Would you say there are a lot of opportunities for promotion as a lawyer? To move around during your career?
Well, yeah. I would say, of the people who start at my law firm, maybe one in fifteen or twenty stay on to make a permanent career at the law firm. And, of those who don’t, some significant percentage go off and become lawyers at other firms, or become lawyers inside companies.
But another very big chunk of people go off and use the legal formation to do other things. There’s a ton of movement between lawyers at a firm like mine and big business, investment banks, and government positions. There are a lot of people who become investment bankers or work at private equity firms. There are people who become business executives; they’re not really practicing law anymore at all, but the legal training helps a lot for understanding business organizations and business in general.
And then occasionally there are people who open bars—there’s even one guy who became a monk. So there’s a variety of different things you can do with a law degree.
Occasionally there are people who open bars—there’s even one guy who became a monk.
It sounds like the people you work with are an eclectic bunch.
People have very different backgrounds, very different socioeconomic backgrounds. They’re geographically diverse, their interests are diverse, and they happen into law from all different directions. I don’t think there’s a single path to it at all.
I feel like popular media offers us a very limited view of lawyers. There’s the Legally Blonde type, the Suits type...
[Laughs] Yeah. I don’t know about the “Legally Blonde” type—I don’t think we have anybody who quite fits into her category—but it is very broad.
Can you tell me a little more about the kind of training and education required to become a lawyer?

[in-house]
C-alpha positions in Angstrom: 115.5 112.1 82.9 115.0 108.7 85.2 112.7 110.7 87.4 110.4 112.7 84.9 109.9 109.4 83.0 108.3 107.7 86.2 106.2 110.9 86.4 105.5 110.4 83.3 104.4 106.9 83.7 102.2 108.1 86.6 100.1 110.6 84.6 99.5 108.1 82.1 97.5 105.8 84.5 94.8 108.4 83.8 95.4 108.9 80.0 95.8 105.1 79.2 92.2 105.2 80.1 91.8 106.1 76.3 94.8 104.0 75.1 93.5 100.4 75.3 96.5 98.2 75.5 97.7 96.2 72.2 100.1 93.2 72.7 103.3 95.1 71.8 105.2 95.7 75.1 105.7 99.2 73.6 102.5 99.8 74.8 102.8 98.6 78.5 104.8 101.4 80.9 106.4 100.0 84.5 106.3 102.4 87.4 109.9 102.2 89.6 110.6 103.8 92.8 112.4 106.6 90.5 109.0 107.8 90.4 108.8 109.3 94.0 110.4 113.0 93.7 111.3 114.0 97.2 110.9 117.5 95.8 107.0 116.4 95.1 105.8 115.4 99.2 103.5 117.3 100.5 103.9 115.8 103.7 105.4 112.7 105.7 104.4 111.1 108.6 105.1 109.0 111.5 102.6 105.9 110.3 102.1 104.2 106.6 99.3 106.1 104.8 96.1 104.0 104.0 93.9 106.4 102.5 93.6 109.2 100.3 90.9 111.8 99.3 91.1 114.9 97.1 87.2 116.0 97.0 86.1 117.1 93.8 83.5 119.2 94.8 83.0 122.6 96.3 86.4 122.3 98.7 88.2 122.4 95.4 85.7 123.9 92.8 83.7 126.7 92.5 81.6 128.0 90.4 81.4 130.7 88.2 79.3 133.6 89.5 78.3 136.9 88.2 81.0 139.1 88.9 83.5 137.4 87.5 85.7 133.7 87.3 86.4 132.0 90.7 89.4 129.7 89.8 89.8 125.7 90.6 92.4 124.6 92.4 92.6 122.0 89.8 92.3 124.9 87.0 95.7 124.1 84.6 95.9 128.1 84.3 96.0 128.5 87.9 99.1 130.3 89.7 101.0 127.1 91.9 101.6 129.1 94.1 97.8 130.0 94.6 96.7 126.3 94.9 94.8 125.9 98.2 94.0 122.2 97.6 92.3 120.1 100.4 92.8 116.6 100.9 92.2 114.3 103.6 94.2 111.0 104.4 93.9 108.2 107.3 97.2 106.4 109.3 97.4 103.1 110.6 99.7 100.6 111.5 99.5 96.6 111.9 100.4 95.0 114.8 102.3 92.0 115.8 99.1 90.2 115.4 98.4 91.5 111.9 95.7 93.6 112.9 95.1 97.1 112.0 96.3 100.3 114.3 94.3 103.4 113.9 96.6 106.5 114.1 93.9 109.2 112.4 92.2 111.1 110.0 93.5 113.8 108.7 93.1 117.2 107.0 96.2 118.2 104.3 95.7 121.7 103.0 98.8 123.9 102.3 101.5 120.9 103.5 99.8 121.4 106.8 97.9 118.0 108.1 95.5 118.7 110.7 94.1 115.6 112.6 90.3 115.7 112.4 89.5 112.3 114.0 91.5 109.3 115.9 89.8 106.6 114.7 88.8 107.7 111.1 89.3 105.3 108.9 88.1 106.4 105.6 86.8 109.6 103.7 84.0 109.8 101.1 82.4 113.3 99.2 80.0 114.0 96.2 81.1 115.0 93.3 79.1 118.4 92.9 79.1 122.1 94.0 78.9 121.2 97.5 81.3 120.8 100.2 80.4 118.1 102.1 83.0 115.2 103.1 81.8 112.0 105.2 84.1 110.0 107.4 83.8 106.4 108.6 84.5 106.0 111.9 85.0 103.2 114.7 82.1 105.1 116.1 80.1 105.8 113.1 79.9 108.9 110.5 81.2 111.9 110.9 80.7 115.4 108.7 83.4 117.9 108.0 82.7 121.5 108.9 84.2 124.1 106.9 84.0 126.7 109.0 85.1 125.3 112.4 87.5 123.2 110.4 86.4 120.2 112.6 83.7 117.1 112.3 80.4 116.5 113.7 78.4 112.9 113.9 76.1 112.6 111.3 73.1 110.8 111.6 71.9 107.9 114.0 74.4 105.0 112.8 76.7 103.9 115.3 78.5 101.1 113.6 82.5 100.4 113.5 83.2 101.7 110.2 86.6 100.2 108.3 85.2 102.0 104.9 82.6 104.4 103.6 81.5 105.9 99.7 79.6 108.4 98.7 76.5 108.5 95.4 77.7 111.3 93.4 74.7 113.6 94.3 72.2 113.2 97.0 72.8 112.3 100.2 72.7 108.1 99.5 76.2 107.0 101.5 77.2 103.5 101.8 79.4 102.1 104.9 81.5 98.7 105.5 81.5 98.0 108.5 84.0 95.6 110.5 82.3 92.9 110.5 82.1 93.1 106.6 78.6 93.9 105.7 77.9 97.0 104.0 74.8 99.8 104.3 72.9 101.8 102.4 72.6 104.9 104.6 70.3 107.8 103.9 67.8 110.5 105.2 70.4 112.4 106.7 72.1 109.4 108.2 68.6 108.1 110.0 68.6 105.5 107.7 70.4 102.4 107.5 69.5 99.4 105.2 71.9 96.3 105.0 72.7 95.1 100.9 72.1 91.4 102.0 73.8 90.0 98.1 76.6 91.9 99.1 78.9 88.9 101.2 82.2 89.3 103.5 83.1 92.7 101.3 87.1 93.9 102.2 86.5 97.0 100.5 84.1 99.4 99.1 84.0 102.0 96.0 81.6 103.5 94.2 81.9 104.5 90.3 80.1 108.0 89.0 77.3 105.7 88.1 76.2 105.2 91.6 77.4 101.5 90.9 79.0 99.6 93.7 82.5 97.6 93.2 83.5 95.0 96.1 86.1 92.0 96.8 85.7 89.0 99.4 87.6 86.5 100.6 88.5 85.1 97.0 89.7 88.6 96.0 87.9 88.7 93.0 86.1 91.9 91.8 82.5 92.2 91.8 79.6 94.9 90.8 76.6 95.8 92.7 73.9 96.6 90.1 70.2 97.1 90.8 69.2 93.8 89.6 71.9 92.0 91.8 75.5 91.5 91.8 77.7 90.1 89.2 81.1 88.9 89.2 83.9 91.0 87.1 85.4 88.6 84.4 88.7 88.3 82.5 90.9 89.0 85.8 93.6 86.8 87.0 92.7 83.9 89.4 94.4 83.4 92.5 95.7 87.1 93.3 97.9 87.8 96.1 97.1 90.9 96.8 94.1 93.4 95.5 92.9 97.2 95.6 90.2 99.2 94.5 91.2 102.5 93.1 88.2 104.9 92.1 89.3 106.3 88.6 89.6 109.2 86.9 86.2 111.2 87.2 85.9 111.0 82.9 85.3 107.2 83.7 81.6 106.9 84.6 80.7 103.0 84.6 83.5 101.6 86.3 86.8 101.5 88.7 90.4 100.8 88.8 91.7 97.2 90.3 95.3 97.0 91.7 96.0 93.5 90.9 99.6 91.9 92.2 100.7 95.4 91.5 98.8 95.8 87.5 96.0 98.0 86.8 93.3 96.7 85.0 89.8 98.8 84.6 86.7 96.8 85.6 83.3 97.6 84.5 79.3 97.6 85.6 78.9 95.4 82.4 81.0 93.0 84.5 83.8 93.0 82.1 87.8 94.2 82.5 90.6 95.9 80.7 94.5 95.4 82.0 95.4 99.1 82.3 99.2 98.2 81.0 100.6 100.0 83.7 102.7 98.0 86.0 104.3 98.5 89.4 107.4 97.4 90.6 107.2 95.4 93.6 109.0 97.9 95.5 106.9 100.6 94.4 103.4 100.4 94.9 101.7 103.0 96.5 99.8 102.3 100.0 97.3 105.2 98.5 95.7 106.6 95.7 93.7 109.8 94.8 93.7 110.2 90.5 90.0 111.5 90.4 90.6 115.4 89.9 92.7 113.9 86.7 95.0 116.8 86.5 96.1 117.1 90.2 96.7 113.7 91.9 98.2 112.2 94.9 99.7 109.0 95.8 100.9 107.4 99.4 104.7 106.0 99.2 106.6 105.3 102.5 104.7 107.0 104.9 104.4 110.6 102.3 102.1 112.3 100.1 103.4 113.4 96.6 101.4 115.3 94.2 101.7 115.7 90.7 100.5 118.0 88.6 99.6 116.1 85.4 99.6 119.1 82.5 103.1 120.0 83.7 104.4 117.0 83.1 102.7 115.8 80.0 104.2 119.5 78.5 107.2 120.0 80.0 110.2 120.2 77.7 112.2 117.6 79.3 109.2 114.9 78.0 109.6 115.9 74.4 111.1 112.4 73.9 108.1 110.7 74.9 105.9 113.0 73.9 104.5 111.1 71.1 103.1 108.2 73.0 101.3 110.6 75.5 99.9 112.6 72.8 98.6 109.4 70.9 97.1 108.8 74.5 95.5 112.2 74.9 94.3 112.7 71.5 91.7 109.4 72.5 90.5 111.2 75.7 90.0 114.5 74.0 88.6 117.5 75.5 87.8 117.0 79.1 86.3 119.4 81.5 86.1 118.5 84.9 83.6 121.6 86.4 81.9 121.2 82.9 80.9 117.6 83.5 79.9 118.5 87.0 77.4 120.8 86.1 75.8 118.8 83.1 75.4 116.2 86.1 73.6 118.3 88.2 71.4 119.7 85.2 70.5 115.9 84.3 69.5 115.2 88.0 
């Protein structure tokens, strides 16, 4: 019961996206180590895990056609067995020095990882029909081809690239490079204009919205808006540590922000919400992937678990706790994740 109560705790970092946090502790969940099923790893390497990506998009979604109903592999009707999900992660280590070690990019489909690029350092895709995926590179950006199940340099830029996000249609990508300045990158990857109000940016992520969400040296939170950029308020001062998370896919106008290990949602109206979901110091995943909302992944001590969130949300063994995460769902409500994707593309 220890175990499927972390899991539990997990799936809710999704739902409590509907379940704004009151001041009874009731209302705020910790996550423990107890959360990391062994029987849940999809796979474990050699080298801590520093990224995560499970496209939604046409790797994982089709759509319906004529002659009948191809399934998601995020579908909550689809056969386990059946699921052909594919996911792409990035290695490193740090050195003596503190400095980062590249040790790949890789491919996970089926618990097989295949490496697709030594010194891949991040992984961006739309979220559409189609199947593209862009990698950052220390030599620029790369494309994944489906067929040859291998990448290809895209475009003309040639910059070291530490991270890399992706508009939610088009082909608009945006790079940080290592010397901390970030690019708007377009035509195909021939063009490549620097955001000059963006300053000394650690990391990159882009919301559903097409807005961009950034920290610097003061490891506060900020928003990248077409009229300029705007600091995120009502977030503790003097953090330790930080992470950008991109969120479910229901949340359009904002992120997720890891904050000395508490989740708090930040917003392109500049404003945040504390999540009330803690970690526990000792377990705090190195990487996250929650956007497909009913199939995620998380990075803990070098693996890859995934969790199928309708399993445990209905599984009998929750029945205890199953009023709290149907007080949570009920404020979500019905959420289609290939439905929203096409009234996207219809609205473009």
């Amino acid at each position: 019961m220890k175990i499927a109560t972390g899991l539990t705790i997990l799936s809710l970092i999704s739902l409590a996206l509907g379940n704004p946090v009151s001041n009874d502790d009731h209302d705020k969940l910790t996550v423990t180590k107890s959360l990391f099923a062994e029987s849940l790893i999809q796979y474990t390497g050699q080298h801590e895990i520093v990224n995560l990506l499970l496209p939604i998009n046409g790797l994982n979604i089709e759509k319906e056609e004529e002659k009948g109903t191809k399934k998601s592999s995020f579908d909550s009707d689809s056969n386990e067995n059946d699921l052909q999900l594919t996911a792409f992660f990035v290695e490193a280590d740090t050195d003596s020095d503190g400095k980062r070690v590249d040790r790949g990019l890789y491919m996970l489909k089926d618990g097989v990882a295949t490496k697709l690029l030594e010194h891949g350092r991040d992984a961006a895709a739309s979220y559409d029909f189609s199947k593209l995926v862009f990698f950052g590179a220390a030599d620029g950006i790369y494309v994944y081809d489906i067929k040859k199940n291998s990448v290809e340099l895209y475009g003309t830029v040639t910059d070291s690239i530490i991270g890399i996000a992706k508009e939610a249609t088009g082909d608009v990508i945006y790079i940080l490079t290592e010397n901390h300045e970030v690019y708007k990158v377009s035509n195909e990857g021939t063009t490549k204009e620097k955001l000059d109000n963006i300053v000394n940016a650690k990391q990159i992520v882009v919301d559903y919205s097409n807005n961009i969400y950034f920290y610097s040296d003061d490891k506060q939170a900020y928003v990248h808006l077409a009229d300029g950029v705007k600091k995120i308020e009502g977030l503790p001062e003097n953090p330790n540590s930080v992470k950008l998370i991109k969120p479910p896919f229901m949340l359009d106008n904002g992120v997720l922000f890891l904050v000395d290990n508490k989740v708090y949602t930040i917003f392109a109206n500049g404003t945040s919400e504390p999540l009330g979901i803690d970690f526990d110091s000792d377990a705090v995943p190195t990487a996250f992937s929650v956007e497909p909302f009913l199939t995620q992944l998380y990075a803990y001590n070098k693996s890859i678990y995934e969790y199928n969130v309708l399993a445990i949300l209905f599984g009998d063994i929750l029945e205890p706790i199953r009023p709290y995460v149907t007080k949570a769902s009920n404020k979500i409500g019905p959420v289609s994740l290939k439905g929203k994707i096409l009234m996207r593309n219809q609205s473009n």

Every country is different, but in the US, you finish high school, go to college or university for four years, and after that apply to law school. Law school is typically three years. Then you take the bar exam in whatever state you want to practice in. It’s basically a licensing exam, and it varies by state. In California, it’s famously very hard; in New York, it’s sort of medium; and in some states, the reputation is that it’s rather easy.
Going back to law school, the typical path for somebody who does my type of law (and it’s different for different people) is that after your first year of school, you interview. Different potential employers come to your campus and you begin to interview for jobs at firms where you will work for your second summer. Employers are essentially focused on your grades from your first year of law school, so first year grades are super important. If they think you’re someone they might want to hire, they’ll invite you to the firm—and they’ll fly you in. Most of the hires at my firm come out of that process.
At the firm, you’ll spend a gruelling day of interviewing with four, five or six people. There’s typically a lunch you have to go to with three or four associates—so kind of intimidating as a law student. You might interview at ten or twelve or thirteen places, so there’s a lot of these trips—a lot of lunches and high stress situations. Then the law firm makes you an offer (or not) for a summer job. And if you do well, then at the end of the summer the law firm will make you an offer for a full-time job.
So it all goes back to if you get really good grades in your first year of law school. Because we never look again. I mean, we do; in theory people need to send us their grades. But they don’t really influence anything unless you’re failing, which is very hard to do in law school. (Law schools don’t like having students fail.) So if you get that first interview on campus and they invite you back to the firm, the chances are it will work out for you. That’s how I got hired, basically.